During an appearance at the Campus Progress National Conference in Washington on July 8, the former president said that he thinks it is "wrong for someone to stop someone else" from marrying.
"I personally support people doing what they want to do," Mr. Clinton said.
Mr. Clinton also said that he supports states' right to decide the legality of same-sex marriage and that he thinks "all these states that do it should do it." He said he does not believe it is a federal matter.
Mr. Clinton opposed same-sex marriage during his presidency. In 1996, he signed the Defense of Marriage Act, which defined marriage as a "legal union between one man and one woman" and prohibited the federal government from recognizing same-sex marriage.
During his tenure, Mr. Clinton also accepted a compromise establishing the "Don't Ask, Don't Tell" policy banning gay personnel from openly serving in the military.
Both of those policies have come under fire during the past few months as gay rights activists have become frustrated with the Obama administration. President Obama promised during the campaign to repeal both DOMA and "Don't Ask, Don't Tell," but his administration has taken little action on either front.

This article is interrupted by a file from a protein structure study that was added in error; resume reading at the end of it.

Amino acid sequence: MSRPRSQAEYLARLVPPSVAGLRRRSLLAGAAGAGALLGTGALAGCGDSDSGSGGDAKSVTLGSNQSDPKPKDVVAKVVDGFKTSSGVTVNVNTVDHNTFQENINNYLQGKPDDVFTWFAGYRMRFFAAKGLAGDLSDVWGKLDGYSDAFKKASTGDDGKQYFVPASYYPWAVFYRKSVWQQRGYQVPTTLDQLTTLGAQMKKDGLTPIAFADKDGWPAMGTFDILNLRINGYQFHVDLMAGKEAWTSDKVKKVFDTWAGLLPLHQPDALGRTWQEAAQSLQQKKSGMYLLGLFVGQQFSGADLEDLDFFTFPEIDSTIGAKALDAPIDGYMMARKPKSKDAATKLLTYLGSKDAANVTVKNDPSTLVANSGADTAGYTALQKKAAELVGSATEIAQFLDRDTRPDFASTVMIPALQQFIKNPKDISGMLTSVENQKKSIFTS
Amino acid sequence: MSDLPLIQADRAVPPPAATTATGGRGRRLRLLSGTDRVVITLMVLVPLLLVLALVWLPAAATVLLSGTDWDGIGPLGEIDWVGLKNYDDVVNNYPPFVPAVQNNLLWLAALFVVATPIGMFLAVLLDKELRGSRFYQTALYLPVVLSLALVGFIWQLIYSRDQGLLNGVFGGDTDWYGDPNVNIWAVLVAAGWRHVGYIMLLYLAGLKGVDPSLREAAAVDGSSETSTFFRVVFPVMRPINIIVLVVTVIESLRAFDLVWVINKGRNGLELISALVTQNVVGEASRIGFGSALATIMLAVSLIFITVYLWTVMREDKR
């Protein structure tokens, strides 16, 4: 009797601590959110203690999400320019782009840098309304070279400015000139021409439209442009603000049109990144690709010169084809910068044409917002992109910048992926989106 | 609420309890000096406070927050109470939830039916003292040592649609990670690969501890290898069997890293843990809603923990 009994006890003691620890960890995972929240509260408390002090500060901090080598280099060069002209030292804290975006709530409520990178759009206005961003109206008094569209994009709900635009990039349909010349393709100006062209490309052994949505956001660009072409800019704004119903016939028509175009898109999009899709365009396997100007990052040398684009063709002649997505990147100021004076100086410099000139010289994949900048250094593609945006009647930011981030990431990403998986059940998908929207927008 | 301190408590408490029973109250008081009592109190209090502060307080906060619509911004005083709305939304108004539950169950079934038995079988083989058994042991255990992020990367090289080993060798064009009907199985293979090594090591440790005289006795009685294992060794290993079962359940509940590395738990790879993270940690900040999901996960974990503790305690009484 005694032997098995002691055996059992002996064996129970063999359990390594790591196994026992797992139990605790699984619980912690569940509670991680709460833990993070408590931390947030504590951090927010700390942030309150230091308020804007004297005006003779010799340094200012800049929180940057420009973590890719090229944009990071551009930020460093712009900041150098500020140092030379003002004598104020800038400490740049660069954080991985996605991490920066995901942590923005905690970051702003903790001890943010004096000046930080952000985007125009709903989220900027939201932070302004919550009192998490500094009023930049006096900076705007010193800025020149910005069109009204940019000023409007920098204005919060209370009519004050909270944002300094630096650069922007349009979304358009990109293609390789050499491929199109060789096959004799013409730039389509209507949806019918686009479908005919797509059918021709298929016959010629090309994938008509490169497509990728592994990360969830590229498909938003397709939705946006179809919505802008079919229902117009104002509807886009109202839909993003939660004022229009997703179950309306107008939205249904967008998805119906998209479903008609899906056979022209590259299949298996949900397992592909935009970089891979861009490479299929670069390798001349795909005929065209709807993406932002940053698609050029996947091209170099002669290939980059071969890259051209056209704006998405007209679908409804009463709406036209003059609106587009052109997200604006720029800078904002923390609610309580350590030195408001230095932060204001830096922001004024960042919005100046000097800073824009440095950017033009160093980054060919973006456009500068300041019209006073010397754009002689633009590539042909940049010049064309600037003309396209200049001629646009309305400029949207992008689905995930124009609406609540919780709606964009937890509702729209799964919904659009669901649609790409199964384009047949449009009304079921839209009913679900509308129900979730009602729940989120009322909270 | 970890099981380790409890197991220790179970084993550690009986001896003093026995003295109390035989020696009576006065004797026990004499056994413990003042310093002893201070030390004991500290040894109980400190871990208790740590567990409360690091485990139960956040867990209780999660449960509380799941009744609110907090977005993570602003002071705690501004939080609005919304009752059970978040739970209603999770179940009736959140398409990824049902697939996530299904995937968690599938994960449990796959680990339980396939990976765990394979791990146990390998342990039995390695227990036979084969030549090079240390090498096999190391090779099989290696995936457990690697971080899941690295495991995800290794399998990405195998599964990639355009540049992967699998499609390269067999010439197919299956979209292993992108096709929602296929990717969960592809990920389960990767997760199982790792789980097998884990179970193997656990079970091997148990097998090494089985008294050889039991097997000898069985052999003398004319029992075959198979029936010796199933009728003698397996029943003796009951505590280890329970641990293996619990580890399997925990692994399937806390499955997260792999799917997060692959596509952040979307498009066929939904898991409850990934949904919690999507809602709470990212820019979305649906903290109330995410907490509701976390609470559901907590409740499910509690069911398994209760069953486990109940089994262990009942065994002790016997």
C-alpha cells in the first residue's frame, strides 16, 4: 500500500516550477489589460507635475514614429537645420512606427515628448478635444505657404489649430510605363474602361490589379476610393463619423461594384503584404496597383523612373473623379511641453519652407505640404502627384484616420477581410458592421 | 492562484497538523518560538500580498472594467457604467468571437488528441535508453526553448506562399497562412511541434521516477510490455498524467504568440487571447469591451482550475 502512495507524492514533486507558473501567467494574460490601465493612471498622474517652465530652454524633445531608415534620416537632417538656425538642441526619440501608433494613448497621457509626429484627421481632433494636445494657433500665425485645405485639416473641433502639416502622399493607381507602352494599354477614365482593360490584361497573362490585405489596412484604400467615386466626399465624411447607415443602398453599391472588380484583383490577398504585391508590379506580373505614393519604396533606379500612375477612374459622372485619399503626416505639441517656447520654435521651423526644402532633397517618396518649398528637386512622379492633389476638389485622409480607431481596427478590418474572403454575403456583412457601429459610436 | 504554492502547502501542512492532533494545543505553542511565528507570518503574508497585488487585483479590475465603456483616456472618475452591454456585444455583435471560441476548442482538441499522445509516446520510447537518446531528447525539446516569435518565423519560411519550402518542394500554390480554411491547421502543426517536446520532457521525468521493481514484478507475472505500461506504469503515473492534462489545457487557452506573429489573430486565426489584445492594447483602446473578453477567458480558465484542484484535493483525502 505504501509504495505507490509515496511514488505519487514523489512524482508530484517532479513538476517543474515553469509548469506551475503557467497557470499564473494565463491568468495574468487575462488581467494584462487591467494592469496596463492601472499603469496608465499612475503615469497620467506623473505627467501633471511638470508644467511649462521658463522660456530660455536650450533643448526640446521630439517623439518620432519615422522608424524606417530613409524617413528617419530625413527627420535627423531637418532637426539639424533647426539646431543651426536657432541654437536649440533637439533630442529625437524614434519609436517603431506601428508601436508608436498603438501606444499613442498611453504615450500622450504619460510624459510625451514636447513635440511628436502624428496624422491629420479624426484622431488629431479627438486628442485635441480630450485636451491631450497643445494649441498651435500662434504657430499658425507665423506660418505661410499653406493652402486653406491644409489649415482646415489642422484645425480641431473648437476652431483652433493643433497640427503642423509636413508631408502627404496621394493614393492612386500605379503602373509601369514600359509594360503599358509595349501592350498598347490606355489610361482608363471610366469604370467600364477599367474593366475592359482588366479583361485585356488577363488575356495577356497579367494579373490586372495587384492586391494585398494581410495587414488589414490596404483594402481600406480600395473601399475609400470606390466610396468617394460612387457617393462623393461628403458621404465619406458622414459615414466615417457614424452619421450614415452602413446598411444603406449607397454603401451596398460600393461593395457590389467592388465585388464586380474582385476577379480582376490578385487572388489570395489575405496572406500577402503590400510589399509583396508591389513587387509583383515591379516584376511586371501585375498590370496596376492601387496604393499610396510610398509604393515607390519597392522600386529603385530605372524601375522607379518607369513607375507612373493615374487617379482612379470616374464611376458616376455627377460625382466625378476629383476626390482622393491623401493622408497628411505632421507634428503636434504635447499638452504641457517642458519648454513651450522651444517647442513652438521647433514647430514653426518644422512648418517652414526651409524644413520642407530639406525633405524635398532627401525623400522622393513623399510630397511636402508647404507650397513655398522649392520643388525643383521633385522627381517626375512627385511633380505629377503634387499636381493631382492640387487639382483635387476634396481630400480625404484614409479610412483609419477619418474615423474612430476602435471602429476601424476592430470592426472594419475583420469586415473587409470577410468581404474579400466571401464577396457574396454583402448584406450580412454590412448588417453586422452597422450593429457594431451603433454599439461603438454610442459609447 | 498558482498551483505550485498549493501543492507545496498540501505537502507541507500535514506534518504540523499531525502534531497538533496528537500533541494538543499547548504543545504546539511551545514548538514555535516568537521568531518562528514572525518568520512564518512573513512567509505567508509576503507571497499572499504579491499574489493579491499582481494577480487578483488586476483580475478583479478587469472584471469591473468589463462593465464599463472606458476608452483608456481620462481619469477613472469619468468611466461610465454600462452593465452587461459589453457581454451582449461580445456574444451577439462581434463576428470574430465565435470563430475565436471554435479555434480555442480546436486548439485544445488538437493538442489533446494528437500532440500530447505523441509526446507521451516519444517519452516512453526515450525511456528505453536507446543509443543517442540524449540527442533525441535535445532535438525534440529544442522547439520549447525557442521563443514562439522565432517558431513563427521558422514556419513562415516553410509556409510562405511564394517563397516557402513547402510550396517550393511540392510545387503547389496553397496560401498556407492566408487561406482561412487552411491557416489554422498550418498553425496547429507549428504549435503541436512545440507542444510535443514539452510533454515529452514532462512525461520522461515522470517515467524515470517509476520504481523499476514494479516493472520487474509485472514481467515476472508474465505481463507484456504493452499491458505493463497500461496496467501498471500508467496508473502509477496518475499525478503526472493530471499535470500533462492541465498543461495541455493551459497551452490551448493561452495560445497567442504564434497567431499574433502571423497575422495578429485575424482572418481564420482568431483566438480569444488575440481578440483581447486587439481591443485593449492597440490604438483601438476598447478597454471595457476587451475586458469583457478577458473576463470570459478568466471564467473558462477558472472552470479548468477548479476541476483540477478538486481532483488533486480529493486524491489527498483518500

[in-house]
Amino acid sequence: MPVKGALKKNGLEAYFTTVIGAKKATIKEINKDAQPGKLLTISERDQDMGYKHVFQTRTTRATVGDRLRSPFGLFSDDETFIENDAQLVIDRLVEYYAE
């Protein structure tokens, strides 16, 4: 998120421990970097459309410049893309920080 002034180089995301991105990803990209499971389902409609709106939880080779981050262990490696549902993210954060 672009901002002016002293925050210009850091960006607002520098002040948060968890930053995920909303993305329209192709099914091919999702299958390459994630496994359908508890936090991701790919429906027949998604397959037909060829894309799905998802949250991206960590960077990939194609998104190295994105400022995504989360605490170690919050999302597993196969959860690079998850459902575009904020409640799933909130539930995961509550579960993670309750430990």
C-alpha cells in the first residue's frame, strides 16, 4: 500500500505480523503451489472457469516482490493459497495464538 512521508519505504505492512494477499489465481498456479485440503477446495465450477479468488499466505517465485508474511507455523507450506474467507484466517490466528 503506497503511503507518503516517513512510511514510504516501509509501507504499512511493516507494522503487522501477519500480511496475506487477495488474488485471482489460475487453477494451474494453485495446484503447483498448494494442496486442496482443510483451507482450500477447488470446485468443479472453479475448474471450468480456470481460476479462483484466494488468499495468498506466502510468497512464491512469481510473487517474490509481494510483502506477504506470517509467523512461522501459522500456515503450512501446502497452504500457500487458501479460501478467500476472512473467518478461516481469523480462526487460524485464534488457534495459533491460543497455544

While Mr. Obama granted some rights to same-sex couples in the federal government, they did not include health care, and many complained the move was far from sufficient.
The state of Massachusetts filed a lawsuit against the federal government on July 8 saying DOMA interferes with the state's right to define marriage as it sees fit.
Mr. Clinton joins a slew of politicians whose opinions concerning gay marriage have changed over the years. The list includes Democratic National Committee chair Howard Dean, New York Senator Charles E. Schumer, New Jersey Governor Jon Corzine, and Connecticut Senator Christopher Dodd.
Unlike many conservative Republicans, former vice president Dick Cheney, who has a lesbian daughter, supports gay marriage, saying "people ought to be free to enter into any kind of union they wish, any kind of arrangement they wish."
A CBS News/New York Times poll last month found that 33 percent of Americans favor marriage for same-sex couples, down from a high of 42 percent in April, while another 30 percent support civil unions. A third of Americans think there should be no legal recognition of a same-sex couple's relationship.